Fantastic Beasts: The Crimes of Grindelwald (2018, Warner Bros. Pictures and Heyday Films)
Directed by David Yates. Written by J.K. Rowling. Featuring Eddie Redmayne, Katherine Waterston, Don Fogler, Ezra Miller, Zoë Kravitz, Jude Law and Johnny Depp.
Fantastic Beasts: The Crimes of Grindelwald is the second in an expected series of five films set in the pre-Harry Potter years of the magical world invented by J.K. Rowling. Set in New York, London and Paris around 1927, it really has little to do with ‘fantastic beasts’. Rather it is a fantasy narrative of the ongoing battle between light and dark, a metaphorical commentary on contemporary social policies wrapped up in a puff of wizardry smoke.
The dark and powerful wizard Gellert Grindelwald (Depp) escapes his imprisonment and soon organises a legion of wizardry followers to his cause, a destructive warfare against the emerging menace of the muggles (non-magical humans) world of the 20th Century. It is a battle for ‘the greater good’ to avert an even bigger violence if muggles are left to their own desire for powerful weapons of mass destruction and genocidal tendencies. He has no trouble finding recruits. On the other side of the fence are the British, American and French Ministries of Magic, trying to contain Grindelwald’s growing power and influence. A young Albus Dumbledor (Law) is perhaps Grindelwald’s only equal in power and skill, but he cannot face him due to a long-held pact between them, borne from an implied homosexual relationship in earlier years. But Dumbledore recruits Newt Scamander (Redmayne) to his cause, although Newt is initially reluctant. Both sides are trying to get to the powerful but mysterious and vulnerable Credence Barebones (Miller), who appears to have powers of brooding darkness that have yet to reach their potential. Like in the Harry Potter saga, friendship and loyalties and Ben Hur-styled jealousies provide the personal dynamics on the screen. Credence has Nagini (Claudia Kim), Newt has Tina Goldstein (Waterson), and Grindelwald and Dumbledore have a fractured bond. And brother and sister Yusuf Kama (William Nadylam) and Leta Lestrange (Kravitz) seek out Credence for their own emotionally seething motivations.
This second installment of the series is darker than the first. Which I like, but it means that the film is not really suitable for young children. And that’s problem 1 – a characteristic feature of the film is a list of walk-on performances of child-appealing creatures with cute eyes or mischievous habits; and it just doesn’t fit with what materialises to be a much darker narrative. Problem 2: What the hell is going on? Answer: too much. The story is a miss-mash of plots and subplots and side stories, which have the feel of a great reveal in a later film, but in the meantime it is a hard slog of ‘snippets of mysteries’. It feels like a novel not quite yet rolled out; though there are some gems of writing in there. Some of the darker scenes and a particular speech by Grindelwald to his followers is characteristically menacing, but – what is impressive yet disturbing – it is appealing to bigotry, something that can be taken as a social comment on global politics today. I think Depp’s Grindelwald is one of the better elements of the film, but all the actors are credible. However, I find the lead character Newt somewhat uninteresting. And there’s a homage to a host of Potter characters in earlier days. The film suffers from a mix of trying to please Potter fans by having a series of guest appearances of certain characters and certain symbols. There is an awkward mix of dark, mist-soaked screens and then cute and fantastic animals, and an overly complicated plot, which no doubt will help explain some future film. And there are too many special effects of wizardry explosions and up-in-the-air electric clouds, fire and smoke, with accompanying menacing sound effects.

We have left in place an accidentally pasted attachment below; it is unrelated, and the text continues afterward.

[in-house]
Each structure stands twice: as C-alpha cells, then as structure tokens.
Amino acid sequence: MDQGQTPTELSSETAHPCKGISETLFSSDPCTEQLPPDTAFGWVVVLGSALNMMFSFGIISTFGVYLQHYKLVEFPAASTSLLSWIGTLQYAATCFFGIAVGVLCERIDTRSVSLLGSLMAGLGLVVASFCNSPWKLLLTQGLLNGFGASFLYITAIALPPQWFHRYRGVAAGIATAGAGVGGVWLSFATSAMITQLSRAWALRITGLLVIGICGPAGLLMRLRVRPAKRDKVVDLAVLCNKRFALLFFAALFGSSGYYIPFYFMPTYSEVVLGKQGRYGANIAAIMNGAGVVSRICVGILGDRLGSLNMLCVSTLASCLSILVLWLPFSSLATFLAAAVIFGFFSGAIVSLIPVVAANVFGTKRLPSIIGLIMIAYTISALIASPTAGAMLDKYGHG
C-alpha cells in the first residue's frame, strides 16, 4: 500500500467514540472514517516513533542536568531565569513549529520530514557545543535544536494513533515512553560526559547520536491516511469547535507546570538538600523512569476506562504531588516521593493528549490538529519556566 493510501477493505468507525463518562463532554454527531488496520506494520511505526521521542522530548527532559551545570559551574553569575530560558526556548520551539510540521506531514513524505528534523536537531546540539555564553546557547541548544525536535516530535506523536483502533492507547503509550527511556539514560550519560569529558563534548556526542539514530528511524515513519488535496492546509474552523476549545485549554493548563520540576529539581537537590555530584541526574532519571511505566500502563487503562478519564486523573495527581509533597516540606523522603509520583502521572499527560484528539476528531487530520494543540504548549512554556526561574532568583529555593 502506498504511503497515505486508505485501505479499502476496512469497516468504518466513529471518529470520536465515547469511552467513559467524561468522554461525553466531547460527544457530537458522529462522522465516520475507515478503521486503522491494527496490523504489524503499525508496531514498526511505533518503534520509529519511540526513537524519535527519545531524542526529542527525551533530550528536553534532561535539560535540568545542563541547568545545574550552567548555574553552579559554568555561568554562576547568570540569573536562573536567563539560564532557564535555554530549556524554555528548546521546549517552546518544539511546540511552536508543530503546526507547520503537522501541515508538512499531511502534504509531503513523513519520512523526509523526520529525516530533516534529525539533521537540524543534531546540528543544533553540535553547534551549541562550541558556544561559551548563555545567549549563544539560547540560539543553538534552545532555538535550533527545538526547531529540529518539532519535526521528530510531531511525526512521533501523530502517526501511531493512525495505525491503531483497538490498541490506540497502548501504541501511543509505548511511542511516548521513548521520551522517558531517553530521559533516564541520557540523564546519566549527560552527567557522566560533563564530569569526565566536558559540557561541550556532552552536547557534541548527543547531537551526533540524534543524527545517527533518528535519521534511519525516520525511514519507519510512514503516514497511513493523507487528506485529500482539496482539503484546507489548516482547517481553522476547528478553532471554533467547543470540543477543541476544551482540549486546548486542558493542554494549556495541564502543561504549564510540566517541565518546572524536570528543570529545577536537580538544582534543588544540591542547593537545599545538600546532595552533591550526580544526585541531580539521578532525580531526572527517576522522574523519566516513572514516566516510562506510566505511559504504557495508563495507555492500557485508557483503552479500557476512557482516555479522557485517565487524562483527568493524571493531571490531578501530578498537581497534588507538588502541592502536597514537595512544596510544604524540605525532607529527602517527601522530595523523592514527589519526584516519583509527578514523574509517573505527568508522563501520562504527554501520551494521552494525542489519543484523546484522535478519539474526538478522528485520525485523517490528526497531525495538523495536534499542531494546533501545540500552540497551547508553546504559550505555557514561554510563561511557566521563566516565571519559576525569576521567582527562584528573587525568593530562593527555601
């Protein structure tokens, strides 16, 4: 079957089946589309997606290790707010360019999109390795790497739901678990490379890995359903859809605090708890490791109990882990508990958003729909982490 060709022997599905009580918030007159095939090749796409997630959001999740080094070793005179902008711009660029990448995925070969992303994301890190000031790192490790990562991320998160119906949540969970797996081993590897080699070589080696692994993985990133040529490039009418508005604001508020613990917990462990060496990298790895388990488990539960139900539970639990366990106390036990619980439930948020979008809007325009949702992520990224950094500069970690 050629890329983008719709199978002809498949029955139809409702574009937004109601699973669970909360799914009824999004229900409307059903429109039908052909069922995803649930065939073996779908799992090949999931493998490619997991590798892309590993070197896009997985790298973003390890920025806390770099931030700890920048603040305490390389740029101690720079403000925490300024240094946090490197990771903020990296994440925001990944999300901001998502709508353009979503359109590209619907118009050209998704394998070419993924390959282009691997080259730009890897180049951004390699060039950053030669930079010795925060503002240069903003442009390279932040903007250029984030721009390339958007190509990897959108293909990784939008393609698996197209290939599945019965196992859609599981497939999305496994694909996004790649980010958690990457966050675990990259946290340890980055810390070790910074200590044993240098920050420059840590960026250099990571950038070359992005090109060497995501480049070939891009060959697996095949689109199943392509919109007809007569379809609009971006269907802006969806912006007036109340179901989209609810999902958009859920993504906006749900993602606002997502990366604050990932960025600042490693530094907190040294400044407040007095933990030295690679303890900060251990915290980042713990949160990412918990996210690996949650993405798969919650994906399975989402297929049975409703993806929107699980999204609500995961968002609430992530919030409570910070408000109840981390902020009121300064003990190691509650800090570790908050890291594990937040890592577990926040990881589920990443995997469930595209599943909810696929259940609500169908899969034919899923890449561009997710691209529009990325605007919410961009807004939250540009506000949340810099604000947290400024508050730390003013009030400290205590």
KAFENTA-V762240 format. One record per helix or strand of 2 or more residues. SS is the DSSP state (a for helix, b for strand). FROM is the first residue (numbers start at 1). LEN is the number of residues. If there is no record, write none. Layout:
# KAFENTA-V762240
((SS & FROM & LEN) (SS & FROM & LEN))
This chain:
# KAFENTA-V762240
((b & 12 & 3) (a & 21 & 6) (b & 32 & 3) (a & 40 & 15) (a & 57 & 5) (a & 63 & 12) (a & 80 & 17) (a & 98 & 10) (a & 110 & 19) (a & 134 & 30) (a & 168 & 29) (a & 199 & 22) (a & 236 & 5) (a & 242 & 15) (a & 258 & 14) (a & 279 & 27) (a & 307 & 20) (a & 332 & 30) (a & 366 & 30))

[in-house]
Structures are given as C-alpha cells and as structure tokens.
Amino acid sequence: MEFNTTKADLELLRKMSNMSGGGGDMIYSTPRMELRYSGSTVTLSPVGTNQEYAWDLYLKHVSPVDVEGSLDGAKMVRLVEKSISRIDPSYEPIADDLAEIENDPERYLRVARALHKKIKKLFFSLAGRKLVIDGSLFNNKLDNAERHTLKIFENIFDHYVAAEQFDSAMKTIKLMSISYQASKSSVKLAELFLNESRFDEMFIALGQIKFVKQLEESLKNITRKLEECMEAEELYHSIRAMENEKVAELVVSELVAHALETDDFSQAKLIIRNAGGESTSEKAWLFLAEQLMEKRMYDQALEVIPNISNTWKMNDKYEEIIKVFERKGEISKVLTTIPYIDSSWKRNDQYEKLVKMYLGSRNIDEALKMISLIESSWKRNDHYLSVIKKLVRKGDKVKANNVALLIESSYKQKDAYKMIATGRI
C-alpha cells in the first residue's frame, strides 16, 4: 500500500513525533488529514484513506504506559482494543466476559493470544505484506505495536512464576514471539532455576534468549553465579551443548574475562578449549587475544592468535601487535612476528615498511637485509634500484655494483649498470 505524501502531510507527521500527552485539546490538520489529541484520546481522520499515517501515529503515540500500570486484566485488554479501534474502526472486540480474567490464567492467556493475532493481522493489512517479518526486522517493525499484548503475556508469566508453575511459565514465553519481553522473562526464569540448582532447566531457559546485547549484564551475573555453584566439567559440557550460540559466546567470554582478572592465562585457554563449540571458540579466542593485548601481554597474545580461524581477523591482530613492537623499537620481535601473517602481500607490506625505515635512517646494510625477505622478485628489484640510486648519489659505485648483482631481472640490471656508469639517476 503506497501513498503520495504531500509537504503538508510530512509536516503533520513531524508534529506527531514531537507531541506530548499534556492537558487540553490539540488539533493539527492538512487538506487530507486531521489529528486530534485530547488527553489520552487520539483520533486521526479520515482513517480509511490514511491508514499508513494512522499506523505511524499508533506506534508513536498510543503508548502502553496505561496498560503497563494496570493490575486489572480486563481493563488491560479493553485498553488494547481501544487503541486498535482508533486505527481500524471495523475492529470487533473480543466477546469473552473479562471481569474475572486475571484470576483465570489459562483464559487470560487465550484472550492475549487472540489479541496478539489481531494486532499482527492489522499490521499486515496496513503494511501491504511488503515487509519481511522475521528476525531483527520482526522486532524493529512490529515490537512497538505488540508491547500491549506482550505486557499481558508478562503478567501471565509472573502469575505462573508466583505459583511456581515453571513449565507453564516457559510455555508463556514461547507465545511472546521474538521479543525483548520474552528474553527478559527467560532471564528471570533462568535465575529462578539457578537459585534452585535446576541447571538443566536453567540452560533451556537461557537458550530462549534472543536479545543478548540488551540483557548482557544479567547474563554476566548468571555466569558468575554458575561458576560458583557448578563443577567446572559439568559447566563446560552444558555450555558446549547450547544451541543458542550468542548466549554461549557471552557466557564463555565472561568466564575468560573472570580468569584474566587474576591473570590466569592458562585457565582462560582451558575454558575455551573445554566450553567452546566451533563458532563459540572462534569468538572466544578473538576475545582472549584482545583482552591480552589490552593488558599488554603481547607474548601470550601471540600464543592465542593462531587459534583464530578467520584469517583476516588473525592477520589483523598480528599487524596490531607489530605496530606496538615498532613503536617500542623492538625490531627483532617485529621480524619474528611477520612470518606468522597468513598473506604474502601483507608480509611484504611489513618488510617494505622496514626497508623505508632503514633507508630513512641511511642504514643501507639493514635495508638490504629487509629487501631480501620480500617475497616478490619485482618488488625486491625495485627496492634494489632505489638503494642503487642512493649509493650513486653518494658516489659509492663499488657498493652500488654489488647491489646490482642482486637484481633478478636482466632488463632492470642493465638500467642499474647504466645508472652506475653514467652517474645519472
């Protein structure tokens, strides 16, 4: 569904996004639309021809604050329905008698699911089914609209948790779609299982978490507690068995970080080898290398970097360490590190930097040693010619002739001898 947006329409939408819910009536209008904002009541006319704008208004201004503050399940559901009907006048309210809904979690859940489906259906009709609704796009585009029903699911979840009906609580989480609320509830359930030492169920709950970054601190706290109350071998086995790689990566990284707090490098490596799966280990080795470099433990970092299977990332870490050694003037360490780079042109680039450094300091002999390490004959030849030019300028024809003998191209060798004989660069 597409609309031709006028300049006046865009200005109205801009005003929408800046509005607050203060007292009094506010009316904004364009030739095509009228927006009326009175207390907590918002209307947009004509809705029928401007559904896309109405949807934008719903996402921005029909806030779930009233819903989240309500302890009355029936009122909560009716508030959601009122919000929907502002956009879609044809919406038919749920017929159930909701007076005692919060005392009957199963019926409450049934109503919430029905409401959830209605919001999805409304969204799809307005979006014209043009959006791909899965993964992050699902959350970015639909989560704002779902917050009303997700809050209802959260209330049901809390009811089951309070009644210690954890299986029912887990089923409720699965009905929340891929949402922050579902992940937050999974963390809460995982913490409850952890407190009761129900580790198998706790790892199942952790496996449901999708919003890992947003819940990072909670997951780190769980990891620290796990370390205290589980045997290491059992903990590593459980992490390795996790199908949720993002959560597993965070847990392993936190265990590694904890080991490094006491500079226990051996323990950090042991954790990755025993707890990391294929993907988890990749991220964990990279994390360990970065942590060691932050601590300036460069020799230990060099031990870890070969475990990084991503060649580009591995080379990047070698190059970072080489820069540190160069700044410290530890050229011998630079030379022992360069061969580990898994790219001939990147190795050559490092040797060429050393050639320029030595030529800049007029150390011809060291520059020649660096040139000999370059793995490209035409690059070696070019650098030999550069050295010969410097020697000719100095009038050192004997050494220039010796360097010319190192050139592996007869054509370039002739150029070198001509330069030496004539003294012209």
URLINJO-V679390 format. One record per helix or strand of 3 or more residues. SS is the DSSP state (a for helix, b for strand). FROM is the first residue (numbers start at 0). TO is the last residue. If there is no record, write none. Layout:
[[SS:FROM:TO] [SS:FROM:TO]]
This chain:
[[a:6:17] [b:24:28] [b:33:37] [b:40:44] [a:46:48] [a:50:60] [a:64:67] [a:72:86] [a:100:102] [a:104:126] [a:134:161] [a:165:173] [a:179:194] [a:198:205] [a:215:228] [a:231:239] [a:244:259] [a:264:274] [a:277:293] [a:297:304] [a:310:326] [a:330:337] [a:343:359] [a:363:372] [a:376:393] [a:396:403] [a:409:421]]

Technical features of the film; photography, sound, music, editing and effects (if over used) are all well done. Overall it is fair to say that there are some very good scenes, but as a film it is inconsistent.
Reviewed by Robin Stevens – Rated 2.5/5